Meanwhile, while some of the details of life at the time are interesting, the book contains little in the way of feelings, insight into those around him, and reflections on the author’s personal life beyond the bare facts. He mentions cheating on his wife, without any reflection on what other than the other woman’s attractiveness caused him to do so, and informs the reader that he and his wife then confessed affairs to each other, at which point, “We put aside our infidelities, at least from our conversations” – and that’s all he has to say about the subject. Later there’s another affair, equally opaque to the reader, after which he again confesses and concludes with “But I do not intend to compose a chronicle of my love life and my infidelities. My wish is not to draw my loved ones into my tale; it’s enough that I drew them into real life.” It’s a bare memoir that doesn’t draw in the writer’s loved ones, like it or not. But beyond that, if he doesn’t want to write about the subject, why bring it up at all? So I’m back to the celebrity memoir explanation: he appears to feel a need to include the facts of situations in his life, even without corresponding examination of feelings or relationships. But, not being an Ivan Klima fan, I don’t care about the bare facts. I was looking for a story, and didn’t find it.

Then there are the essays. The book ends with 118 pages comprising 18 pieces on various geopolitical topics. These read like the opinion papers of an undergraduate political science student, speaking in broad generalities and without fresh insight. For instance, he writes an entire essay on the fact that youth are more susceptible to extremism because they are less invested in the existing system and more naïve, idealistic and excitable than older adults. (Genius!) He leans heavily on broad generalities about extremism, attempting to apply his experience with Nazism and Communism to modern-day terrorism at every opportunity. This creates the impression that he believes he needs to offer insight into terrorism to keep his book “relevant” for modern readers. But he’s never encountered terrorism and has no insights that any other commentator couldn’t offer.

Overall, I found this work dry, impersonal, unnecessarily long, and a slog to read, despite its promising subject matter. Somehow, although it’s roughly twice the length of the average American memoir, it is abridged from the two-volume Czech version; I can only assume that Klima’s fans are dedicated, at least in his home country, and be thankful that the English-language publisher chose to abridge it.

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review 2018-01-27 11:00
War and Peace in Classical Japan: The Heiké Story by Yoshikawa Eiji
The Heike Story: A Modern Translation of the Classic Tale of Love and War (Tuttle Classics) - Fuki Wooyenaka Uramatsu,Kenkichi Sugimoto,Kenichi Sugimoto,Eiji Yoshikawa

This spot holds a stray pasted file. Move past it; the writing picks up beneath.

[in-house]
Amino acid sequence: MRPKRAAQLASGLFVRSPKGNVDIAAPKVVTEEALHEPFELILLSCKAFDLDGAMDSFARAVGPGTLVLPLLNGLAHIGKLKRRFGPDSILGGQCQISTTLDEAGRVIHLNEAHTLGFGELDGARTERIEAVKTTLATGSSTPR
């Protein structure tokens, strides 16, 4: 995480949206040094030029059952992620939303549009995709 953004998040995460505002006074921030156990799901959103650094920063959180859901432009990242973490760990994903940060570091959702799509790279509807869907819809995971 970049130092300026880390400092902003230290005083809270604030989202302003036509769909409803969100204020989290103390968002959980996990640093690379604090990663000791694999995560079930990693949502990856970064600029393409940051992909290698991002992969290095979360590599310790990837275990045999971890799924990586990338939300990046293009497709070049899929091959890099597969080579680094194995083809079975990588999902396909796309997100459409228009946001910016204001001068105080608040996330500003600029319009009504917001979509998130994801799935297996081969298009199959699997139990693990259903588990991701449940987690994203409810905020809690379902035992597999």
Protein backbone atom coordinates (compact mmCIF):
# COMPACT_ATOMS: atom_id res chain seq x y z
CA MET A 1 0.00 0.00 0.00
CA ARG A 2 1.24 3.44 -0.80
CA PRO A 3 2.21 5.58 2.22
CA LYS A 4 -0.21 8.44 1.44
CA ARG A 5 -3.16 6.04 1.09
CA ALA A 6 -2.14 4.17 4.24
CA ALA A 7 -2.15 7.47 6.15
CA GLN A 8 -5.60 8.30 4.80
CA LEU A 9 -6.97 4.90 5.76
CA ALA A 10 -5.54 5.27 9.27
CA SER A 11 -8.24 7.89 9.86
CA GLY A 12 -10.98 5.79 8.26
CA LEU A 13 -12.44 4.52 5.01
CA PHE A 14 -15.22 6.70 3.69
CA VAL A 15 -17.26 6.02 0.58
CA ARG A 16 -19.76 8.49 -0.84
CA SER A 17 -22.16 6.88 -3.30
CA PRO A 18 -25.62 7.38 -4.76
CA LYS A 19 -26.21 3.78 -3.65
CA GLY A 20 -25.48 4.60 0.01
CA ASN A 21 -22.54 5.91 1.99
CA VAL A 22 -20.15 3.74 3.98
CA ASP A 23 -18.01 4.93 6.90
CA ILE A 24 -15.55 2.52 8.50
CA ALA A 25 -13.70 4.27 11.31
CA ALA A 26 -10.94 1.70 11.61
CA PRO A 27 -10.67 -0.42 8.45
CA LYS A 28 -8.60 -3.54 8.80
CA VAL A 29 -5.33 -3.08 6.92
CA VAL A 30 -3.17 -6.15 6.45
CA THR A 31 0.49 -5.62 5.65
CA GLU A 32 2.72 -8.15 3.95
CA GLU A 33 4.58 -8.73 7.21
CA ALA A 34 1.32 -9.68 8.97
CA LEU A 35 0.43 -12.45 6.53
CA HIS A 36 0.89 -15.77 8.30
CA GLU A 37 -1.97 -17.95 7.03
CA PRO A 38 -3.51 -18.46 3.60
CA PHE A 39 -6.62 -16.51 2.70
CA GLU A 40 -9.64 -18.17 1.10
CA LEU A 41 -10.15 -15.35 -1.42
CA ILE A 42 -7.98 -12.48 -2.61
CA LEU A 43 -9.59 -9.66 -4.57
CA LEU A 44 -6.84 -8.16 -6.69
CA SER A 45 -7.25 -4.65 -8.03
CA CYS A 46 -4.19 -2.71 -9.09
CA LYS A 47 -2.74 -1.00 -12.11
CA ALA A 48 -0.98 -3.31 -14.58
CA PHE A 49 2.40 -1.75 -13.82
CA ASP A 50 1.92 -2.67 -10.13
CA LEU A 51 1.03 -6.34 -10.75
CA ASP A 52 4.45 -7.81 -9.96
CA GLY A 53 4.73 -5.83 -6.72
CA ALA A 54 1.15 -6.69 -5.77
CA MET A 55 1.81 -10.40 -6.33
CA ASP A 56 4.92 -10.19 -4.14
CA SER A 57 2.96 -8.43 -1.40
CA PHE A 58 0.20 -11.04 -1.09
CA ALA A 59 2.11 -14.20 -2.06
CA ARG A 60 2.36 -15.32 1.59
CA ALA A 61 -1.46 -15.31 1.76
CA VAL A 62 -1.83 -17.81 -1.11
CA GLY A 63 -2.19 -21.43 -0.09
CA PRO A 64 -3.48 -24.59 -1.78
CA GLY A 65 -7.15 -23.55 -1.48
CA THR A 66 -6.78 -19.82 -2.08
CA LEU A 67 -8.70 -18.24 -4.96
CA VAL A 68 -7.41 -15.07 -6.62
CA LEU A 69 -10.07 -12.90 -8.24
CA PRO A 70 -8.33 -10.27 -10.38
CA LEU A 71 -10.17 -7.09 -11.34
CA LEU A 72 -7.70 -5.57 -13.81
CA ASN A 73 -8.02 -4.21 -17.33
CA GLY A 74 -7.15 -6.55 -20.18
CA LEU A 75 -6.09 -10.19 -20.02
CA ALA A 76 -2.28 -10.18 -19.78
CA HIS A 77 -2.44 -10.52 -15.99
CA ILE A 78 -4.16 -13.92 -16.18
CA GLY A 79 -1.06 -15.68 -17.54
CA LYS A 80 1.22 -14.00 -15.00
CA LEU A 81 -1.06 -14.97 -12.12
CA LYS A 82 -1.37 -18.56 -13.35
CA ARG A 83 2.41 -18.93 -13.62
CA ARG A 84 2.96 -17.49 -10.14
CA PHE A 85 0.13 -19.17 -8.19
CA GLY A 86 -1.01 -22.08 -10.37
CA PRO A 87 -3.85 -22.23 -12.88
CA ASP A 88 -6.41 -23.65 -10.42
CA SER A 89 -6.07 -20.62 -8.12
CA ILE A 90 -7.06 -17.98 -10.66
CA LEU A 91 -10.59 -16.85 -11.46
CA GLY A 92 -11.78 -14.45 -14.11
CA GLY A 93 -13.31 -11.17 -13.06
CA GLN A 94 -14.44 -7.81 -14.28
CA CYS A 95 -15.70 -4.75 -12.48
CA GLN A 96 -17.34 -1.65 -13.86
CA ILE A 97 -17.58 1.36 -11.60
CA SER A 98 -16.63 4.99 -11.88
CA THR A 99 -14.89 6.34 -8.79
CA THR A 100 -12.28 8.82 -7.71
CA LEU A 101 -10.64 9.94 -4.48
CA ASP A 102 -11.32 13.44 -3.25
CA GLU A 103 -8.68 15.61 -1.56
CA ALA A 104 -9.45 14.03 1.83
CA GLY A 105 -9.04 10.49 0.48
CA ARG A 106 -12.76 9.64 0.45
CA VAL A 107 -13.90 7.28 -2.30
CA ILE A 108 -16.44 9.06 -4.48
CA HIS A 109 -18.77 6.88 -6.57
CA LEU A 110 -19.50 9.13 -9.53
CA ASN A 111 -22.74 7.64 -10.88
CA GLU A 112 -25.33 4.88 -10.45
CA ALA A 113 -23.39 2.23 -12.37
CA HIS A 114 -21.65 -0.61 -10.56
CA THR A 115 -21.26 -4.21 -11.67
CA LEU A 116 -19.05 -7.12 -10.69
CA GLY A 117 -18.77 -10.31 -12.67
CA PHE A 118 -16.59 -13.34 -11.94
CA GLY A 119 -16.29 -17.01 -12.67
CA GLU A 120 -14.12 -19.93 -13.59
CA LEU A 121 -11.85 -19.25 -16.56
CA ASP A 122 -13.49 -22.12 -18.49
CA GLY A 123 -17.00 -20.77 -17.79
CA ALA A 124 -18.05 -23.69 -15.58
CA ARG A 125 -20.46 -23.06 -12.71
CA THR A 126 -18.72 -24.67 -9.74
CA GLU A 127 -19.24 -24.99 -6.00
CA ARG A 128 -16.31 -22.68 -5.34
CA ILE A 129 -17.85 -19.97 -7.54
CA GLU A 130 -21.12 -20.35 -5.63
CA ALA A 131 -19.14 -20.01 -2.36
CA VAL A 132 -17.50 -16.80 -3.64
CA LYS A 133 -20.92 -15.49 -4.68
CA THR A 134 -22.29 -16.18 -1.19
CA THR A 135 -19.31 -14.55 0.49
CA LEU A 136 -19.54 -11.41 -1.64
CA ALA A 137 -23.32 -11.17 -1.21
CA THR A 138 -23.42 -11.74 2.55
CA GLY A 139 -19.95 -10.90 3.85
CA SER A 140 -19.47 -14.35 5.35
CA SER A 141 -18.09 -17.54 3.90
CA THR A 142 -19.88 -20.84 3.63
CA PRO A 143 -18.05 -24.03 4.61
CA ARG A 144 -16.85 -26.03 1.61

Japanese literature has a lot to offer although little is available in English translation. One of the great writers known also in the western hemisphere is Yoshikawa Eiji.

 

The Heiké Story is an epic story of war and peace with sentimental sidesteps – set in Classical Japan and based on true events as well as characters! Well, not as epic and colourful as the Japanese original must be because the translator took it upon himself to decide which plotlines and details might be interesting for western readers. Despite all, the life story of Heita Kiyomori is an intriguing novel that makes the classical "Tale of the Heike" accessible to modern readers.

 

Please click here to read my long review on my main book blog Edith's Miscellany!

 

Source: edith-lagraziana.blogspot.com
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review 2018-01-15 18:14
Gut by Giulia Enders
Gut: The Inside Story of Our Body's Most Underrated Organ - Giulia Enders

A book about the digestive system for laypeople. It’s written in a strong voice and is both informative and accessible, explaining current research in terms understandable to the non-scientist and including helpful tips for everyday life. Enders advises readers on everything from cleanliness (wring out kitchen sponges; bacteria love them because they’re warm and damp, but drying can keep them somewhat cleaner) to diet (cold cooked rice, potato salad, asparagus, leeks, garlic and onions are all nutritious offerings for the good bacteria in our digestive system) to combating nausea (ginger has proven effects, as does the acupuncture point P6).

But I have to admit that I didn’t enjoy reading this as much as I expected based on the reviews. Maybe because this just isn’t my favorite subject, and I read it from start to finish, pushing through sections such as the one on laxatives that didn’t particularly interest me in order to reach the more interesting material, like the influence of the gut on the brain. Maybe because I’m used to books with an overarching thesis to pull it all together, where this felt more like a series of disparate topics and a lot of (often intriguing or useful) factoids than a coherent whole. Maybe because so many topics are breezed through so quickly, often in metaphorical language that can help readers picture what’s going on, but that doesn’t provide a full understanding. Still, it’s a useful book with plenty of practical application in daily life, so although it wasn’t my favorite reading experience, I am glad I read it and would recommend.